You know you’ve stepped into a different era when a flustered Ingrid Bergman is advised by her sister (Phyllis Calvert) to put on a girdle so she’ll feel better. In fact, this whole movie has a surreal quality that makes one wonder if there was ever a golden era in which girdles boosted serotonin levels or if, perhaps, the screenwriter of this delicious 50s morsel spent a little time in an alternate reality.
The male love interest, Phillip Adams (Cary Grant), is not just suave, sophisticated, and charming: He has a glamorous, high-paying job, is single and straight, and can drink Scotch and sodas morning, noon, and night and never show the slightest hint of inebriation or under-eye puffiness. The female love interest, Anna Kalman (Berman), is an actress living in London, who never seems to have a role yet can afford designer dress-and-coat ensembles to don on casual evenings out. Plus, she has a sympathetic sister and brother-in-law (Cecil Parker) living conveniently close by and no loser boyfriend hitting her up for his half of the rent money. Like Phillip, Anna has the extraordinary capacity to drink Scotch and soda morning, noon, and night yet still walk straight and look fabulous without any sign of bloat. Even more implausibly, she can carry off a hat consisting of a huge black feather that wraps around her entire head—without looking like an alien.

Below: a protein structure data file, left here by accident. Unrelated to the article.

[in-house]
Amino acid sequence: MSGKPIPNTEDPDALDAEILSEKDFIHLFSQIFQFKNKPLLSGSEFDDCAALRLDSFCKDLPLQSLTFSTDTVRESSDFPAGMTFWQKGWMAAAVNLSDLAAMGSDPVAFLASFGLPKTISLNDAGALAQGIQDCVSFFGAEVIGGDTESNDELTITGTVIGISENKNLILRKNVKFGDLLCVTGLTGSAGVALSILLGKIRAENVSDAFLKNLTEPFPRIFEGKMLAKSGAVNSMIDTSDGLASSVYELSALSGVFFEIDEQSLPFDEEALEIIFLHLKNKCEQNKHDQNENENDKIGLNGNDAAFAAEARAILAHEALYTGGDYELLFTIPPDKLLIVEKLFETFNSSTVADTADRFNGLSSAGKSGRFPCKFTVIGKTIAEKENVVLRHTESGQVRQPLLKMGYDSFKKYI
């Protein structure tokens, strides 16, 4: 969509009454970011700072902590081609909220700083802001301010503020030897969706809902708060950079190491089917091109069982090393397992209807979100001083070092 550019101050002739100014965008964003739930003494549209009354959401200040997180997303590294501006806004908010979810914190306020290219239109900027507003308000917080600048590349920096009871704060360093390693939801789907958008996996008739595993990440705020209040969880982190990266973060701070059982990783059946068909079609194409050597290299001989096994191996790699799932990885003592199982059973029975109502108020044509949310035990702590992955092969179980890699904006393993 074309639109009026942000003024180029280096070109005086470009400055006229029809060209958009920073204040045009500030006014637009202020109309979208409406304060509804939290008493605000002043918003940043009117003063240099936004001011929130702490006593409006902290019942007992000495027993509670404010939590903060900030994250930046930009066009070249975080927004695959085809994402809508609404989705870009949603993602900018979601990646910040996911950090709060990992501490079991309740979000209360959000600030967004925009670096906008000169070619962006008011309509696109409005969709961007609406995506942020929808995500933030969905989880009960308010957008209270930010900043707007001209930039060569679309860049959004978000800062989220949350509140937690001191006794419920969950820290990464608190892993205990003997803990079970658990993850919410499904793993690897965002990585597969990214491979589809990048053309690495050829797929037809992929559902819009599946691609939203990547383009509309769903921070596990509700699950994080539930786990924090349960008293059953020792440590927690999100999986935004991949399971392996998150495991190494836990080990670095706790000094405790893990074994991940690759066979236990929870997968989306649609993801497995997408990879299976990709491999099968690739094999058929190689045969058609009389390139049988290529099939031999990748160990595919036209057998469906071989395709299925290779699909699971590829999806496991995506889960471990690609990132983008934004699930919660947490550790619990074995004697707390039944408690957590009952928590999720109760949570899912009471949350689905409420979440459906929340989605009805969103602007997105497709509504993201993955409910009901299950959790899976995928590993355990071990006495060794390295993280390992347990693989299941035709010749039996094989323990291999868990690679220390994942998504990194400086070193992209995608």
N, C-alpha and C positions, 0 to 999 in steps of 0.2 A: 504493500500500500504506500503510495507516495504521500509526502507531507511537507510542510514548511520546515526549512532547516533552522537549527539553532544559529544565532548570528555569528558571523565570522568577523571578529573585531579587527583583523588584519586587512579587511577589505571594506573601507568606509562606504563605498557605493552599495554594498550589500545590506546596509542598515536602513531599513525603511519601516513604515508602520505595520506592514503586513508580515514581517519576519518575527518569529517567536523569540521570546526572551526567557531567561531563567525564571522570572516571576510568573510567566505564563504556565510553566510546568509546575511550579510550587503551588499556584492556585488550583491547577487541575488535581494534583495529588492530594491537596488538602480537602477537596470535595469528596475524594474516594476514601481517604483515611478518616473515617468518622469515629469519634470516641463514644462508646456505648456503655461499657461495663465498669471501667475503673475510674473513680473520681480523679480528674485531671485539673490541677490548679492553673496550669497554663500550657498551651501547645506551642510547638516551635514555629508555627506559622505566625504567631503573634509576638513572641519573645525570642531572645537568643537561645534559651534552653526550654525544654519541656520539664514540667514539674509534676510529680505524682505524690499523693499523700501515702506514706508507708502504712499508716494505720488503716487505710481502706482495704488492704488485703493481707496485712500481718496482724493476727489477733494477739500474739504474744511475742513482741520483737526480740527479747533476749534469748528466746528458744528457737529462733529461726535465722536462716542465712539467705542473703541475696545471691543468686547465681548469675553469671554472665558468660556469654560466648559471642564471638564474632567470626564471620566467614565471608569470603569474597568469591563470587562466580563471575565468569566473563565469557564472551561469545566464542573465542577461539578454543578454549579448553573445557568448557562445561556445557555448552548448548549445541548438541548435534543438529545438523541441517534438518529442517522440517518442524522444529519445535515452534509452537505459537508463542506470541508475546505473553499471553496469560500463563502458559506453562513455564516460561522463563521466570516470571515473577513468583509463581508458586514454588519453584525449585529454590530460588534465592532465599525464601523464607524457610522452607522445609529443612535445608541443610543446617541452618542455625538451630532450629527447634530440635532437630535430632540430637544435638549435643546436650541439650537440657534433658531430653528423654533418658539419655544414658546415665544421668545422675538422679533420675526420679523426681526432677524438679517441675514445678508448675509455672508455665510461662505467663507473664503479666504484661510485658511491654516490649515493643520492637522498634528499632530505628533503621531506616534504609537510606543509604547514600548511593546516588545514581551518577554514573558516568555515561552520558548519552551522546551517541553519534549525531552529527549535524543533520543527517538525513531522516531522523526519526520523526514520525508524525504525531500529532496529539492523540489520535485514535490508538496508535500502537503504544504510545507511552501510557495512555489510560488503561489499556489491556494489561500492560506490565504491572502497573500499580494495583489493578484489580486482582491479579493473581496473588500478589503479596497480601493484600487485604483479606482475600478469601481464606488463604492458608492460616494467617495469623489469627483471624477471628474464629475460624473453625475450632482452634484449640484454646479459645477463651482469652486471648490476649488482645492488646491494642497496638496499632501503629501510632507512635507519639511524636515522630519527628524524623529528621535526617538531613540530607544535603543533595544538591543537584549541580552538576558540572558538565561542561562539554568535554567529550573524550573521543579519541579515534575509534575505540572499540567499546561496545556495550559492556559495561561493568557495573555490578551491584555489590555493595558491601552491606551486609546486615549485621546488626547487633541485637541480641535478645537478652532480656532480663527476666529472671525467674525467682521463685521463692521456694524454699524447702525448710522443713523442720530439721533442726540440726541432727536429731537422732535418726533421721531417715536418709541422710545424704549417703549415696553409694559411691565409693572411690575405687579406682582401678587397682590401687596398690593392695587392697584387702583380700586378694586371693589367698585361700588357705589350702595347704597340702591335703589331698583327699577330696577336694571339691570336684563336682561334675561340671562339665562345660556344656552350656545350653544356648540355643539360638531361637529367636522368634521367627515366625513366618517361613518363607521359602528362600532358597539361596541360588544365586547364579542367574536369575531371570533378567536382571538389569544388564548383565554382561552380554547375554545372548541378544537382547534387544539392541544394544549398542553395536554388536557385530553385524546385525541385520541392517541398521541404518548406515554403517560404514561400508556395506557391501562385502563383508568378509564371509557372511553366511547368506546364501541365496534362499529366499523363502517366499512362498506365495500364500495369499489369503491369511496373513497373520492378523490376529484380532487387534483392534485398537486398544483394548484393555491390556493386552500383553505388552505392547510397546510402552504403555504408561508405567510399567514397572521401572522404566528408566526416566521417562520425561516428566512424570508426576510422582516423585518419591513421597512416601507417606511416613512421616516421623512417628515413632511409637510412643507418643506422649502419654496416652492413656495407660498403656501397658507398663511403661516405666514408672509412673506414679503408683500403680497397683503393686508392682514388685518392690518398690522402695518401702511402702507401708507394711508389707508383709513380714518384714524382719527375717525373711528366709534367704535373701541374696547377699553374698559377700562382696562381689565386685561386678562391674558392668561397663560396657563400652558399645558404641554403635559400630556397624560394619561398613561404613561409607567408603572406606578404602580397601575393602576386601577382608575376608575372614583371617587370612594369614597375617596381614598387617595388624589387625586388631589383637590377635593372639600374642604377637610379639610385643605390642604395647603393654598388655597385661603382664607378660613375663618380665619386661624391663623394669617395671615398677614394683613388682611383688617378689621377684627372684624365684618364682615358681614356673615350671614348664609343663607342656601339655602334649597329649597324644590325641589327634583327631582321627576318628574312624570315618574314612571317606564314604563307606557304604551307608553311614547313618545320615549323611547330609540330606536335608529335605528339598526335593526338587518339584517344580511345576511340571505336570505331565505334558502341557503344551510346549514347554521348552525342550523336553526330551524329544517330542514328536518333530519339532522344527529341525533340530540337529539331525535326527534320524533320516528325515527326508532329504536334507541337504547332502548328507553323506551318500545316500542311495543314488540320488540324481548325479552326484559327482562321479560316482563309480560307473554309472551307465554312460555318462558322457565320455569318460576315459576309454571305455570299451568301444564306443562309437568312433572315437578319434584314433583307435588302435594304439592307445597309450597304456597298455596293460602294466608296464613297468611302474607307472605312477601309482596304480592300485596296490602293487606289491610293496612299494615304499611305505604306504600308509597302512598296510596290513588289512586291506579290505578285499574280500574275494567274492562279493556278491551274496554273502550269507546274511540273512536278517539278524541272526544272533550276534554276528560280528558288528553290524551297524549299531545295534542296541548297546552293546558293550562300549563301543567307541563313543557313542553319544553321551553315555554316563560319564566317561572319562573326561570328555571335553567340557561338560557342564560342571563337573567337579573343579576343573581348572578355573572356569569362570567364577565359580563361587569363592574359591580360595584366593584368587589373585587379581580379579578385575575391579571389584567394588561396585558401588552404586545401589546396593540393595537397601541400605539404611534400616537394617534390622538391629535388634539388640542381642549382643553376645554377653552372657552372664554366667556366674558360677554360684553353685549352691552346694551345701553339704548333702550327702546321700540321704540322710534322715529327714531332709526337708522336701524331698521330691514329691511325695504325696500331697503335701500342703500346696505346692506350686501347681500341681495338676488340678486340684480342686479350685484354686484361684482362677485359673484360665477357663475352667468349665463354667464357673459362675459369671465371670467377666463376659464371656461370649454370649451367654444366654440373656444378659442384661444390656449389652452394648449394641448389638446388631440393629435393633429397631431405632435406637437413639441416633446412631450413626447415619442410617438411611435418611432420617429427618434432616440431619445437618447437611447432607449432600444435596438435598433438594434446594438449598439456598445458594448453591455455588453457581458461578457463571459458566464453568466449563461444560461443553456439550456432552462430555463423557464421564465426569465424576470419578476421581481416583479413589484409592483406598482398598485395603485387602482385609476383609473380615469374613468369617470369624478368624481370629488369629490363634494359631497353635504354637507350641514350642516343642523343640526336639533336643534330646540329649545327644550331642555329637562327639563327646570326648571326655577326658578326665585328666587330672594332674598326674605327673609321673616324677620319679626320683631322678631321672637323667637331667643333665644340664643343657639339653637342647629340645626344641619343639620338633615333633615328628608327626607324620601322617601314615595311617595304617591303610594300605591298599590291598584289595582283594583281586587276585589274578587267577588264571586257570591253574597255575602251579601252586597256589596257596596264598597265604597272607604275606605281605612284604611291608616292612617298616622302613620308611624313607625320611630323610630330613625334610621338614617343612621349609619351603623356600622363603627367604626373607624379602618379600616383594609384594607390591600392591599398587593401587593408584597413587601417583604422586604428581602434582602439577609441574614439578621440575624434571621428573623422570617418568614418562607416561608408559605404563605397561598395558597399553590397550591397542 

Of course, there are all sorts of cute little twists to keep the couple apart, and an outrageously daring act on Anna’s part that shows she’s plucky as well as beautiful, and it all ties up in one neat little package requiring no restrictive foundation undergarments. Too delightful!
Watch this when you’re harried to the max and tell yourself that a half bottle of wine and a handful of Ferrero Rochers won’t go straight to your thighs and belly, ‘cause at this point you’ll believe anything.
Take a break from the uncertainty of life with a Happily Every After movie that promises that every conflict can be resolved and every loose thread tucked away in a seamless story of perfect boy-meets-girl, boy marries girl, and they lived happily ever after. Check out this Cinematherapy Happily Ever After
Pillow Talk (1959)
Stars: Rock Hudson, Doris Day, Tony Randall.
Director: Michael Gordon
Writers: Stanley Shapiro and Maurice Richlin, based on a story by Russell Rouse and Clarence Greene